In an arena where dynastic and aristocratic claims to leadership overtake merit at every end, the only option that can enable future political leadership to emerge is local government. There are hundreds of case studies from recent past, pertinent to ordinary councilors, women/ labour councillors, union council nazims, town/ tehsil/ taluka level leaders and district level representatives, who were able to win their offices purely on merit and later proved their popularity through re-election.
Local government systems have been bolstered by military dictators for their own vested interests but this fact does not undermine their inherent merit.
Even in the most dangerous labyrinths of the province, these dedicated public representatives made tireless efforts to address pressing problems related to education, health, social welfare and area management. Some of them lacked any political affiliation and had to face the wrath of both right and left wing parties.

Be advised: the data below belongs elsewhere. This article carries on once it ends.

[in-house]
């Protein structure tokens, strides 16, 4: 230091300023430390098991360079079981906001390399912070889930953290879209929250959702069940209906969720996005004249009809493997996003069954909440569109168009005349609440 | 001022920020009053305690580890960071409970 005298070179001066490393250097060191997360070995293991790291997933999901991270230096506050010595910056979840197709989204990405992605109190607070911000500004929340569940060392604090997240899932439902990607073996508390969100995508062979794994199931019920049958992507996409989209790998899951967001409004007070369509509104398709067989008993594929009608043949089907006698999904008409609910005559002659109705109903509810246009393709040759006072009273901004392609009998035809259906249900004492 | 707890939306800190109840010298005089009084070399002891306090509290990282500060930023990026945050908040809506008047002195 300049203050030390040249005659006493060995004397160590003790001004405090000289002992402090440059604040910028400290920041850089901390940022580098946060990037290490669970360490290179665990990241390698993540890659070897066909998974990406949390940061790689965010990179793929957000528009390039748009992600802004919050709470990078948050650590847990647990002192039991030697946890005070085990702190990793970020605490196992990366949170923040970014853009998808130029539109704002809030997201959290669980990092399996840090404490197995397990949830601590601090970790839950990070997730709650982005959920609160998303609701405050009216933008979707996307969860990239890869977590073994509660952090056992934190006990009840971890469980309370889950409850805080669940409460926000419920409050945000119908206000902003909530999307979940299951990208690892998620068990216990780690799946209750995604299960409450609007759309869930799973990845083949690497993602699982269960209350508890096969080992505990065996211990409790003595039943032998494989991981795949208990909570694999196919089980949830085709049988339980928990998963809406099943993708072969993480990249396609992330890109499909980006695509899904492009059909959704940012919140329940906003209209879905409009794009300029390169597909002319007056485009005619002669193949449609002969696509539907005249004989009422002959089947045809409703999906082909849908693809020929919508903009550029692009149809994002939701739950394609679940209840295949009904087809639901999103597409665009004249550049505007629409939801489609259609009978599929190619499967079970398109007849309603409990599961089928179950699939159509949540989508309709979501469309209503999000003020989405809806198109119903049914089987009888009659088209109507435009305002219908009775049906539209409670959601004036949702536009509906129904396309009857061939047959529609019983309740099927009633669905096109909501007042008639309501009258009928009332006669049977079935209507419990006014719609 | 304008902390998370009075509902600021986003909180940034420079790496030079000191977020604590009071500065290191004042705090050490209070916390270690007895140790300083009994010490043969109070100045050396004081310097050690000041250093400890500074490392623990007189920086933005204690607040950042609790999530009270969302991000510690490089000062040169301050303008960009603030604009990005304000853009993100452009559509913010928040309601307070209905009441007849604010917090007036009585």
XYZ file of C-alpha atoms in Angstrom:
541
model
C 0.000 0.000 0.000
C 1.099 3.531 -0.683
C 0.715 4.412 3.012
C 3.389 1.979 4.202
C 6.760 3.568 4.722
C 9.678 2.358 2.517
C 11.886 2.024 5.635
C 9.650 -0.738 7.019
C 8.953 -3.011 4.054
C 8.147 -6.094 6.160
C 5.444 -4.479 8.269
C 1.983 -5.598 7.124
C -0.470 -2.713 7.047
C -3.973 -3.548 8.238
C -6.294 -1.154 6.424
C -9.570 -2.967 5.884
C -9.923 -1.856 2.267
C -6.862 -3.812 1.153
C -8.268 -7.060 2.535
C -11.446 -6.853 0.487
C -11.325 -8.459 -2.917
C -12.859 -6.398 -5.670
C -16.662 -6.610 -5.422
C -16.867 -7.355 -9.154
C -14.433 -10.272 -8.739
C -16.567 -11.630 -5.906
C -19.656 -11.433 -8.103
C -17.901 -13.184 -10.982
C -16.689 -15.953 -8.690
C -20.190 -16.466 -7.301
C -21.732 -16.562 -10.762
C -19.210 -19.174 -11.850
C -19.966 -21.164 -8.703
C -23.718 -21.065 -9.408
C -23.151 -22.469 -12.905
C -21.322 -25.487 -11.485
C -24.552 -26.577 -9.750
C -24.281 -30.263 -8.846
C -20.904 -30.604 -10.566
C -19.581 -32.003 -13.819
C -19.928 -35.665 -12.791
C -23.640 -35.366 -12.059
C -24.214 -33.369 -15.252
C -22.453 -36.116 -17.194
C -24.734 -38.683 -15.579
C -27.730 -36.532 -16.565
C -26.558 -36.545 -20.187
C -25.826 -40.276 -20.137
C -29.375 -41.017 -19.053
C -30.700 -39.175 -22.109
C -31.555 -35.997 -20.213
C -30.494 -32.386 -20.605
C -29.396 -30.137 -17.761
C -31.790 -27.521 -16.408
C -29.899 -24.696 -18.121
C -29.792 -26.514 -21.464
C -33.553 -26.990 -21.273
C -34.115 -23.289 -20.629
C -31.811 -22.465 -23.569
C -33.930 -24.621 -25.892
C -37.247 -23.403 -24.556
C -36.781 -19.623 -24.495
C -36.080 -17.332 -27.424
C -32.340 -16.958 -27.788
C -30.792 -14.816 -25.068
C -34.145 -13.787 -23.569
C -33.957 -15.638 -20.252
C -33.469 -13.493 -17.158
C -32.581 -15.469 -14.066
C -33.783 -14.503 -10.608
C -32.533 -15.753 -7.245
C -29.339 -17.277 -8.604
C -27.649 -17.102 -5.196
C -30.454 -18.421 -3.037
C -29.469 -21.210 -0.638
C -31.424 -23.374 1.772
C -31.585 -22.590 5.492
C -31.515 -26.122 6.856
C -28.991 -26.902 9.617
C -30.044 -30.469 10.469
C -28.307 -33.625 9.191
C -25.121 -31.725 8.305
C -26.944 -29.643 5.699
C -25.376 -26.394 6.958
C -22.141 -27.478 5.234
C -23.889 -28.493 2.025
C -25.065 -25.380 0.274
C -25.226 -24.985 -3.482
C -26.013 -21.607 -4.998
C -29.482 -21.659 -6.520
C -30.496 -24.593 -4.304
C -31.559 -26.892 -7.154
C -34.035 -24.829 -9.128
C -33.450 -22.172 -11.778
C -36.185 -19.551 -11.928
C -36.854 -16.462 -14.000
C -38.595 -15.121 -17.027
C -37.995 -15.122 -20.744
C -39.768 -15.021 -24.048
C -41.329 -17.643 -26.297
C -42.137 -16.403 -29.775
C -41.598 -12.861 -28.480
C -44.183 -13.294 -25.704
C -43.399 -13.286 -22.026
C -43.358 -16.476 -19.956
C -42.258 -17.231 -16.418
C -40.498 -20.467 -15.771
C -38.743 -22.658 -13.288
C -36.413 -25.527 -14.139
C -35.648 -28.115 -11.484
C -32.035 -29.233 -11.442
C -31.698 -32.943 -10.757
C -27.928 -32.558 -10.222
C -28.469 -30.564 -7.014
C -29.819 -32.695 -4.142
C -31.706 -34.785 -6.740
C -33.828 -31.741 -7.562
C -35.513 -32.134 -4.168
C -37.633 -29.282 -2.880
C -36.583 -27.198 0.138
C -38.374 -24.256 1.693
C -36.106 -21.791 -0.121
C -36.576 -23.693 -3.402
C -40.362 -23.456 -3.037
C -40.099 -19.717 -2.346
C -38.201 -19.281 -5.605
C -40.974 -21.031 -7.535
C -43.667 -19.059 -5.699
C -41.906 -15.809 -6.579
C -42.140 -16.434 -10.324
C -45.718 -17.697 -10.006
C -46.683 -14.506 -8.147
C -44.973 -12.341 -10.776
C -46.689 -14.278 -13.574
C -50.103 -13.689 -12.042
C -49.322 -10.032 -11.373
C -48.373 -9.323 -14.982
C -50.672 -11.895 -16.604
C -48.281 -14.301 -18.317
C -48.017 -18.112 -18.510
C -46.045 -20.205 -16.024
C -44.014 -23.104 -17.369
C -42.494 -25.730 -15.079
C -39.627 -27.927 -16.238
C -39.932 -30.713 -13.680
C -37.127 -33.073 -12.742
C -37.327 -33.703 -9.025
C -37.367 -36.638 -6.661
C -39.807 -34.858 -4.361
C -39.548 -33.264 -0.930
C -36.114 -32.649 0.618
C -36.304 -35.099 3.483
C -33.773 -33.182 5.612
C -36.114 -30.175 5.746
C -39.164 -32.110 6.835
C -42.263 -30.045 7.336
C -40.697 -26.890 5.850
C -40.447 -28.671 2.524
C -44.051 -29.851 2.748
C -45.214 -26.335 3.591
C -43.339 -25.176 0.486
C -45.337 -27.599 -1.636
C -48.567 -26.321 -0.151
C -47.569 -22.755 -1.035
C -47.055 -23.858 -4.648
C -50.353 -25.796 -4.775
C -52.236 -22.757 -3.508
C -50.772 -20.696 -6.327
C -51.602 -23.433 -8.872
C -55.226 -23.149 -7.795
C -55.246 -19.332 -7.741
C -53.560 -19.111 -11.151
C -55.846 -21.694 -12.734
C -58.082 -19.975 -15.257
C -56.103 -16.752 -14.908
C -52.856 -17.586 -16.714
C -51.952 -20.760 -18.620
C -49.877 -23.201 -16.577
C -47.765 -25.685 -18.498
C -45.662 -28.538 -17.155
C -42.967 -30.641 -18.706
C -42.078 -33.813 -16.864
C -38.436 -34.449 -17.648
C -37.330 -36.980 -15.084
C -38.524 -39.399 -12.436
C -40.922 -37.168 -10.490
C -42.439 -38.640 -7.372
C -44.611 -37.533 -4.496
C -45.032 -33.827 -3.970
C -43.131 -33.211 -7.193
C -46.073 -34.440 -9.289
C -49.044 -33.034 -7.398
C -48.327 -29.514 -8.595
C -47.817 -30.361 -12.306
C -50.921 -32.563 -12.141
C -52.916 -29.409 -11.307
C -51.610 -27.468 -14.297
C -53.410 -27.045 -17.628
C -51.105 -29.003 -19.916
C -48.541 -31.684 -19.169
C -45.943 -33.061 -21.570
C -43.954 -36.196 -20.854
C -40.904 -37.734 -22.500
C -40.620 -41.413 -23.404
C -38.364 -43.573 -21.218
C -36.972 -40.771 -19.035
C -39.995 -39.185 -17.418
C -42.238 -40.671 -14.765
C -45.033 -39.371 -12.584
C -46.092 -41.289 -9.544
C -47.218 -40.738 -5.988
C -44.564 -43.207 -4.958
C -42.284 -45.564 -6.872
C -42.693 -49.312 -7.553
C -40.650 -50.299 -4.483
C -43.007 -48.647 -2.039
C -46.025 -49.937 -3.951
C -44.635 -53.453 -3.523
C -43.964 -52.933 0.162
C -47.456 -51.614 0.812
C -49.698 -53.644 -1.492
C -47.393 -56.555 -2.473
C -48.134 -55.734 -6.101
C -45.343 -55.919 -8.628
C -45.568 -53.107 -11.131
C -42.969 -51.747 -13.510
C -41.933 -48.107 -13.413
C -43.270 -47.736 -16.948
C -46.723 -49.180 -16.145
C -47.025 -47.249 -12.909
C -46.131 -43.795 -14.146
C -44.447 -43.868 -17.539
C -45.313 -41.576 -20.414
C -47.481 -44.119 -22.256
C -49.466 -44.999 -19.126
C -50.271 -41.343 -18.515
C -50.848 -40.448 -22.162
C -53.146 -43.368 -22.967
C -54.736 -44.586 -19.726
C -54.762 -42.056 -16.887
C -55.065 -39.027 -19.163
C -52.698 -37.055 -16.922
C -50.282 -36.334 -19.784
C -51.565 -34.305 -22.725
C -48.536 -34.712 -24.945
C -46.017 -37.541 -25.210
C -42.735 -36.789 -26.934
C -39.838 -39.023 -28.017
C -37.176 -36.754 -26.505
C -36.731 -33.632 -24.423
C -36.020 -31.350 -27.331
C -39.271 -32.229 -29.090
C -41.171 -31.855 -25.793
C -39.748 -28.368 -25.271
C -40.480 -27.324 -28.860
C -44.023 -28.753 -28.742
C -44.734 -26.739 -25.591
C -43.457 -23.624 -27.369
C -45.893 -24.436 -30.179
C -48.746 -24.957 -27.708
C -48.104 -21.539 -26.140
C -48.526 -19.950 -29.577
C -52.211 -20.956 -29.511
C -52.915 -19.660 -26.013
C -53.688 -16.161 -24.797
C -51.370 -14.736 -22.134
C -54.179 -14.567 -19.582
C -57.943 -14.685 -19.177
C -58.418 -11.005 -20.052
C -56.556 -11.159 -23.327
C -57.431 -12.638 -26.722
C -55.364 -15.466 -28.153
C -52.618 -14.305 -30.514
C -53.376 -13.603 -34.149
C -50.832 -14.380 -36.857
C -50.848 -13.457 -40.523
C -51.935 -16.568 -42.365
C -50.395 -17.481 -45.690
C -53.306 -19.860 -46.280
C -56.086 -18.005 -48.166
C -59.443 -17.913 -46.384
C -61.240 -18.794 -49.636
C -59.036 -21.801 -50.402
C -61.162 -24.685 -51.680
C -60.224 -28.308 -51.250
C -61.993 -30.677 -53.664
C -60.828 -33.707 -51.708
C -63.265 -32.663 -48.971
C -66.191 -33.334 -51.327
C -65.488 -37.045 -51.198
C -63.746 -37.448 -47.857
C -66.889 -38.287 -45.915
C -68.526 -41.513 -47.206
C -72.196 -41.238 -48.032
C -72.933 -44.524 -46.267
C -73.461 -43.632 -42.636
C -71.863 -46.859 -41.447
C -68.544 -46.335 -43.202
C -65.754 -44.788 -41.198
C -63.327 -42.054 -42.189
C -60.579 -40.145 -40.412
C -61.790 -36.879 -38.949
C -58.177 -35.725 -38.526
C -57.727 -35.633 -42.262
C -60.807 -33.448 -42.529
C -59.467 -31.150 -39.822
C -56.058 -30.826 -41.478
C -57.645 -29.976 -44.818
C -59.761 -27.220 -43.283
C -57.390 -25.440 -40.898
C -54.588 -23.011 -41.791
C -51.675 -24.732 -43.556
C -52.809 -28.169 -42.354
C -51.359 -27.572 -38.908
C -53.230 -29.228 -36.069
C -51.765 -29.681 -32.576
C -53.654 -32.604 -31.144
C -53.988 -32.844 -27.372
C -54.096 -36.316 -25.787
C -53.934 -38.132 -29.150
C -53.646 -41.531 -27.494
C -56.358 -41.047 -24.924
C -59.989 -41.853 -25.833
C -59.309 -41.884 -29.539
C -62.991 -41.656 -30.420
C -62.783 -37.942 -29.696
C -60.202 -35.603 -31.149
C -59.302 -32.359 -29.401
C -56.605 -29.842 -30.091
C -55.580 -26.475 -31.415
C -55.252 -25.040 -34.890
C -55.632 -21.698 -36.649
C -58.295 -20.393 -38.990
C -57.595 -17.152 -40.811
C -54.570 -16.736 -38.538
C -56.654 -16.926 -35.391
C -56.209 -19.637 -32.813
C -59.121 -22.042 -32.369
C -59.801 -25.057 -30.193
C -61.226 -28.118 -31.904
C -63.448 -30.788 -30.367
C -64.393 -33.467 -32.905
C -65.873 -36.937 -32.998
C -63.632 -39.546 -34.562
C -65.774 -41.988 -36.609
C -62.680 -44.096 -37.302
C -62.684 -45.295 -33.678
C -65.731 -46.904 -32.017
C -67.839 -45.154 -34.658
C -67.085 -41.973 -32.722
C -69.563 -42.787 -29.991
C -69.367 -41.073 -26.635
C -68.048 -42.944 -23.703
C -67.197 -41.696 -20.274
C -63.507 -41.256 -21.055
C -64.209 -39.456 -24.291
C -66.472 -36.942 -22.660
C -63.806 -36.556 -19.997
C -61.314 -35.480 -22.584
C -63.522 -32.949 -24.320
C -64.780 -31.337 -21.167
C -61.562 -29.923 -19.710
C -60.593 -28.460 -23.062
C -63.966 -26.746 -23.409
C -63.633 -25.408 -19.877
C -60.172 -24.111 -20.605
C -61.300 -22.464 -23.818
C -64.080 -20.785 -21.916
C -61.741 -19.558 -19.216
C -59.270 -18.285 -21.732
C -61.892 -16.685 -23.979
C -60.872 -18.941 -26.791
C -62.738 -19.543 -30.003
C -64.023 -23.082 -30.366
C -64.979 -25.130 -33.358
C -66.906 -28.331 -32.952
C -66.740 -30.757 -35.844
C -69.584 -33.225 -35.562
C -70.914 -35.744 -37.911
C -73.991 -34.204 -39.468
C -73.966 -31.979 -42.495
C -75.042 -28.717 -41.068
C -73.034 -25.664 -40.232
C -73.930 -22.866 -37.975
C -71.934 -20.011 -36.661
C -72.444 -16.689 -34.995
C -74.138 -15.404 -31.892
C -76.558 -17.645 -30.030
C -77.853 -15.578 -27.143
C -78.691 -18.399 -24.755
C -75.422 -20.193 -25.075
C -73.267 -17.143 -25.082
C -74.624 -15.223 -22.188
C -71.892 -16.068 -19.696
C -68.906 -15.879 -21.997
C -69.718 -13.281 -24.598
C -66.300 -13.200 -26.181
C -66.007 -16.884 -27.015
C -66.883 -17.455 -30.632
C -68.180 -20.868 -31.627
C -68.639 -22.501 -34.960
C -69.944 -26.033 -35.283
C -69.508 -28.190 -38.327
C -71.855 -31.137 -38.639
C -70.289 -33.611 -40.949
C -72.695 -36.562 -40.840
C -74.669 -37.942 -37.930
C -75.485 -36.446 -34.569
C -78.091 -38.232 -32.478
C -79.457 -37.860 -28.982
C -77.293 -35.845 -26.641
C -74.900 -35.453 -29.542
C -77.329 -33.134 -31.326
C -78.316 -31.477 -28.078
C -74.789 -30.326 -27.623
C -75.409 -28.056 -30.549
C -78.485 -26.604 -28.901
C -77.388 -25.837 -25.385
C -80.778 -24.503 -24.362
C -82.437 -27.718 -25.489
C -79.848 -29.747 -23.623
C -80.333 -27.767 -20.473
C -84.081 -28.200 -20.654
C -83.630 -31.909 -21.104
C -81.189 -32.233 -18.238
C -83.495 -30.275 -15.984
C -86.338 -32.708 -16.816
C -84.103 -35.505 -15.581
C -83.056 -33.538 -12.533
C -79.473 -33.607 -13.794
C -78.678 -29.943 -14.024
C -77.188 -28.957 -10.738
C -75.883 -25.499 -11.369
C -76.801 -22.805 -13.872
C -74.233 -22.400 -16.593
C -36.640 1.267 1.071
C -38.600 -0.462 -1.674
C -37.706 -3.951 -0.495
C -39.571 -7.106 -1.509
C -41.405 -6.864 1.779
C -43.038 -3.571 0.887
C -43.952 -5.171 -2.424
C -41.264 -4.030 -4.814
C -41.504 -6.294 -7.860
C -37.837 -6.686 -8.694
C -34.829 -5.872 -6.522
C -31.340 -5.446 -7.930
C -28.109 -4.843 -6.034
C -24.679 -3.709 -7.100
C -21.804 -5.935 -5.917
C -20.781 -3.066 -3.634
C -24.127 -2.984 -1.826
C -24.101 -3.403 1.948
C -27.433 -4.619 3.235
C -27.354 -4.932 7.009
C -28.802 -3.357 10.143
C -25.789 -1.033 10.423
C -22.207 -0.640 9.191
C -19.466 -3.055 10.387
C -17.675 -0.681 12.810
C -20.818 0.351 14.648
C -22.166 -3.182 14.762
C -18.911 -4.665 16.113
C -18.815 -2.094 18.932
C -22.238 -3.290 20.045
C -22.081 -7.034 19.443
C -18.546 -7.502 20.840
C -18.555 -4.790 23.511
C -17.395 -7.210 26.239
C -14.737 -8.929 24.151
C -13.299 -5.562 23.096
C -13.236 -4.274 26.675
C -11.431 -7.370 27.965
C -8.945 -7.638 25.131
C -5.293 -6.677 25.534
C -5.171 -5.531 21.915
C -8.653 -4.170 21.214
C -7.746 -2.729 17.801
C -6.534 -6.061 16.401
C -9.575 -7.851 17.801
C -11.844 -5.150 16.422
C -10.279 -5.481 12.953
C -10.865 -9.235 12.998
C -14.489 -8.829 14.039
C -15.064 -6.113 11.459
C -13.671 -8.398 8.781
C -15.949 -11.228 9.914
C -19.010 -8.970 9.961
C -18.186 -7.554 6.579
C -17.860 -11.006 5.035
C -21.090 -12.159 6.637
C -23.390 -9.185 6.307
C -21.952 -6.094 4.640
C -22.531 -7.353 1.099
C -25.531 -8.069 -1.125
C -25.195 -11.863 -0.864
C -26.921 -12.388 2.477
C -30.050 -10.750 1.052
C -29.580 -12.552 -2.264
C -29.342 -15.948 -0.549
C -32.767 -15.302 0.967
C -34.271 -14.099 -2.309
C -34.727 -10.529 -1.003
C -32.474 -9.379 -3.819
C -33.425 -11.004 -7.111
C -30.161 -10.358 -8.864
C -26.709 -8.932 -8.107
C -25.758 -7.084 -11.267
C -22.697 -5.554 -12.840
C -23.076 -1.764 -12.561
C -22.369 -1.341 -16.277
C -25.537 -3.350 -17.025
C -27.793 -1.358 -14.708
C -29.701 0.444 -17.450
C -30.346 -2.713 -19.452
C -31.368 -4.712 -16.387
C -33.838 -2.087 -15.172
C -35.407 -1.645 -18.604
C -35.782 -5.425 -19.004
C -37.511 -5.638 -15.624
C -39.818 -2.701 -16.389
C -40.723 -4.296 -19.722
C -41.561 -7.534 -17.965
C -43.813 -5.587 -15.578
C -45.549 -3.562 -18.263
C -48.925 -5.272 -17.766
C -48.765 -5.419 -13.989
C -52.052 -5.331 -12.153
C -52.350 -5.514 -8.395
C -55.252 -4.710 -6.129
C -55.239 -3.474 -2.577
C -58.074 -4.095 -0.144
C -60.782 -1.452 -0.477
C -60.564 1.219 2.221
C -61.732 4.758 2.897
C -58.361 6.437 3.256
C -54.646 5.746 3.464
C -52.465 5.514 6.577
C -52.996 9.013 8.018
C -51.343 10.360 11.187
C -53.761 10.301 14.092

The three local elections in 2001, 2005 and 2015 were reasonable tests for their performance, malfunctioning of electoral process notwithstanding. A real political culture cannot be nurtured without frequent practice of voting process along party cadres, local, provincial and national assemblies. Needless to say, the roots of democracy can only germinate if they are allowed to do so at the lowest level of governance.
If one examines the level of association of common folks with local councilor and other representatives, it constitutes the baseline of political interactions. Besides, people need an efficient service delivery mechanism and complaint redressal system, such as attestation, verification and certification of various kinds.
Local institutions and their elected members are forthcoming in such tasks. Small-scale development schemes, maintenance and repair projects are also important works that require immediate attention. If the decision-making apparatus is centralised in Karachi and in the person of the chief minister, very little progress can be expected.
Expectation from bureaucrats alone to be sympathetic to the local issues may not be realistic. A well-functioning local government system in urban and rural domains has to be strengthened after removing the various handicaps that it has faced.
Problems identified during the past several years include poor quality of human resource, paucity of operational budgets, weak mechanism of monitoring, absence of effective audit and accounts procedures, financial dependence on the provincial/ federal government, lack of control over police force, tutelage exercised by provincial institutions and inability to generate development finance for local scale works.